The following document is an abstract of a paper accepted for presentation at the Visual Delights III — Magic and Illusion conference at the University of Sheffield, July 15-17th 2005.

The trick film was a specifically cinematographic form of magic. Through adroit manipulations of mise-en-scène and illusionistic uses of splicing and multiple exposure, trick films made possible visual marvels that outshined the most stunning effects of the magic theatre. Trick films extended the recognizable iconography of stage magic into the adjacent medium of moving pictures, yet also made possible the appearance of another, more performance-based, mode of cinematic magic. I term this "actuality magic" since it was seen in the early nonfiction films that showcase the tricks of magicians rather than the wonders of special effects. Foremost among these magicians was American escape artist Harry Houdini, who used motion pictures throughout his entire professional career. After the turn of the century, Houdini was performing many of his most spectacular escapes (manacled bridge jumps, upside-down straitjacket releases) outside of theatres. These stunts, of course, served a publicity function, but were also almost always filmed. After 1906, screenings of these actuality films were often a significant part of Houdini's stage act, as well as being included in various newsreels mdash; not to mention embedded in otherwise fictional films like Exploits d'Houdini è Paris (Lux, 1909).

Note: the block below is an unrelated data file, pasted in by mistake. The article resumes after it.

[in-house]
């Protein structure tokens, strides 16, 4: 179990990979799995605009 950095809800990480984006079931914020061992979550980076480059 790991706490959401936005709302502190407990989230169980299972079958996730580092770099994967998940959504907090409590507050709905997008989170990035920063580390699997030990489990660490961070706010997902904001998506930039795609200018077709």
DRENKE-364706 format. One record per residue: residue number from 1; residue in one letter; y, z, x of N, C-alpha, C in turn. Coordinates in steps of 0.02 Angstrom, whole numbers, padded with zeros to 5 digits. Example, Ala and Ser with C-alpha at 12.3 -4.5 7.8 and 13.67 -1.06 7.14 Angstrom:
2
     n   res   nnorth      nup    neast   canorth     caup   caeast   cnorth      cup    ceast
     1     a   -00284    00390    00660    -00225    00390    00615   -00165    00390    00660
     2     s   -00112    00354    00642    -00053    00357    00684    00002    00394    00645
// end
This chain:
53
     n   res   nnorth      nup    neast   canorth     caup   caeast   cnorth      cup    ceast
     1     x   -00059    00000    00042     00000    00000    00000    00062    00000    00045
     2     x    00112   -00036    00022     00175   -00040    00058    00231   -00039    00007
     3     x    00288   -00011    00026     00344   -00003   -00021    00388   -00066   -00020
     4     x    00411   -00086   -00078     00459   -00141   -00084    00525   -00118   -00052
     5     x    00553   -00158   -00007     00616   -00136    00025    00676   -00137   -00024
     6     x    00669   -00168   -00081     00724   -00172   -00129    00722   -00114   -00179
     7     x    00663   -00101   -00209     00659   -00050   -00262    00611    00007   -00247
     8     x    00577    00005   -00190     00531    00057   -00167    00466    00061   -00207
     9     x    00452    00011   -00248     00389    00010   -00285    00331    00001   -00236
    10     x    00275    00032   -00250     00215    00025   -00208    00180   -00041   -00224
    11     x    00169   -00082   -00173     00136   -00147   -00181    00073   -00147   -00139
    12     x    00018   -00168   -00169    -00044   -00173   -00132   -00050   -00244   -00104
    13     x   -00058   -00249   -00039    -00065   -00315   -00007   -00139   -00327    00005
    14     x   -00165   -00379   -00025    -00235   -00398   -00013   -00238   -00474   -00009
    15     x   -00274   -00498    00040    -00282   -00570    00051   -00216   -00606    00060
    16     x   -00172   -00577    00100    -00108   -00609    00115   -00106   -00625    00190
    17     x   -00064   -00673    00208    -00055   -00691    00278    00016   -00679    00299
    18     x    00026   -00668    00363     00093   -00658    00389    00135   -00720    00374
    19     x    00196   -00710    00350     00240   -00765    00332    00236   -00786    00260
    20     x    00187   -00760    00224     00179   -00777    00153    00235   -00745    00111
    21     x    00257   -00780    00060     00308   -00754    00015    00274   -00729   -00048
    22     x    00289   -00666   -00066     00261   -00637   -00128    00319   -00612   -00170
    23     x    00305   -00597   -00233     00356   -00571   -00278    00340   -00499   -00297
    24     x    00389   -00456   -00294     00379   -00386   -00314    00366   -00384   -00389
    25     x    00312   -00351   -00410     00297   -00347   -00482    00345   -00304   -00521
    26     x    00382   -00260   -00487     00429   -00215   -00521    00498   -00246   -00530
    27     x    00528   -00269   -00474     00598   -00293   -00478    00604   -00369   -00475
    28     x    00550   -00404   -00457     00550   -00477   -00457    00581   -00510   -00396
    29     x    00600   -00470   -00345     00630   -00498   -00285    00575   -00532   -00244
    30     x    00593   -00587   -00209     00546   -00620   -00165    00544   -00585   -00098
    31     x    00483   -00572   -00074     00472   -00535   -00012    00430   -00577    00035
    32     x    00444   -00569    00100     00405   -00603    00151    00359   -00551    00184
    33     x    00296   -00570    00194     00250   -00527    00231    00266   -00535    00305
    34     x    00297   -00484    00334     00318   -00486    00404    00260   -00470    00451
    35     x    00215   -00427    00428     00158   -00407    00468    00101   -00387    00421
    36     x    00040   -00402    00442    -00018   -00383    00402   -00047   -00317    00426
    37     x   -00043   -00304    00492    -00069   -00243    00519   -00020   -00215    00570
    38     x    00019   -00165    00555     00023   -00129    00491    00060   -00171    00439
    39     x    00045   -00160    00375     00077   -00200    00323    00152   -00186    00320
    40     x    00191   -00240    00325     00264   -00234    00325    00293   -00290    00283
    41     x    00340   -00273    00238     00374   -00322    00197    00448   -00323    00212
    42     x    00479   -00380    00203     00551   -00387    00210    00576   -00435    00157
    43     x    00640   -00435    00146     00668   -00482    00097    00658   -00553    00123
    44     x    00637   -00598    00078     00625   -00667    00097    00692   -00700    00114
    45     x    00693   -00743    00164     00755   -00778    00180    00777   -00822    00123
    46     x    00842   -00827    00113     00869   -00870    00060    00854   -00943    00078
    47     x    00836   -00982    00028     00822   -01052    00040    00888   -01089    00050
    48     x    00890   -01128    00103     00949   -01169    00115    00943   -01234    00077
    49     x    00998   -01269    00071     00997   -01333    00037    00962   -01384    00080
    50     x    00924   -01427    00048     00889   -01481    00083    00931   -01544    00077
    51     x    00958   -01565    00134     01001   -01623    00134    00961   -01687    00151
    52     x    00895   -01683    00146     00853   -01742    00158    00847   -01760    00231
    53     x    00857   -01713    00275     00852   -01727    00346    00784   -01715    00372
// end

Surviving footage (in the George Eastman House, UCLA Film and Television Archive, and elsewhere) indicates that the modern city provided a compelling mise-en-scène for Houdini's outdoor escapes. Performed in streets filled with onlookers (whose presence vouchsafed the authenticity of the proceedings) beside bridges and skyscrapers, Houdini's feats displaced magic from the confines of the theatre, catapulting the magician resolutely into the modern world. Indeed, Houdini was no longer seen crouching behind a curtained enclosure on the stage, but instead dangling from the tops of buildings, looking down upon the teeming crowds of the twentieth-century metropolis. On one hand, actuality magic troubles the commonly held idea that cinema does not present "real" magic and destroys it by replacing it with film trickery — as Erik Barnouw contends in The Magician and the Cinema. On the other hand, actuality magic suggests that what constituted "magic" — both in the theatre and the cinema — was in fact changing at the beginning of the twentieth century, perhaps in response to the increasing familiarity of special effects.

Last modified 3 May 2005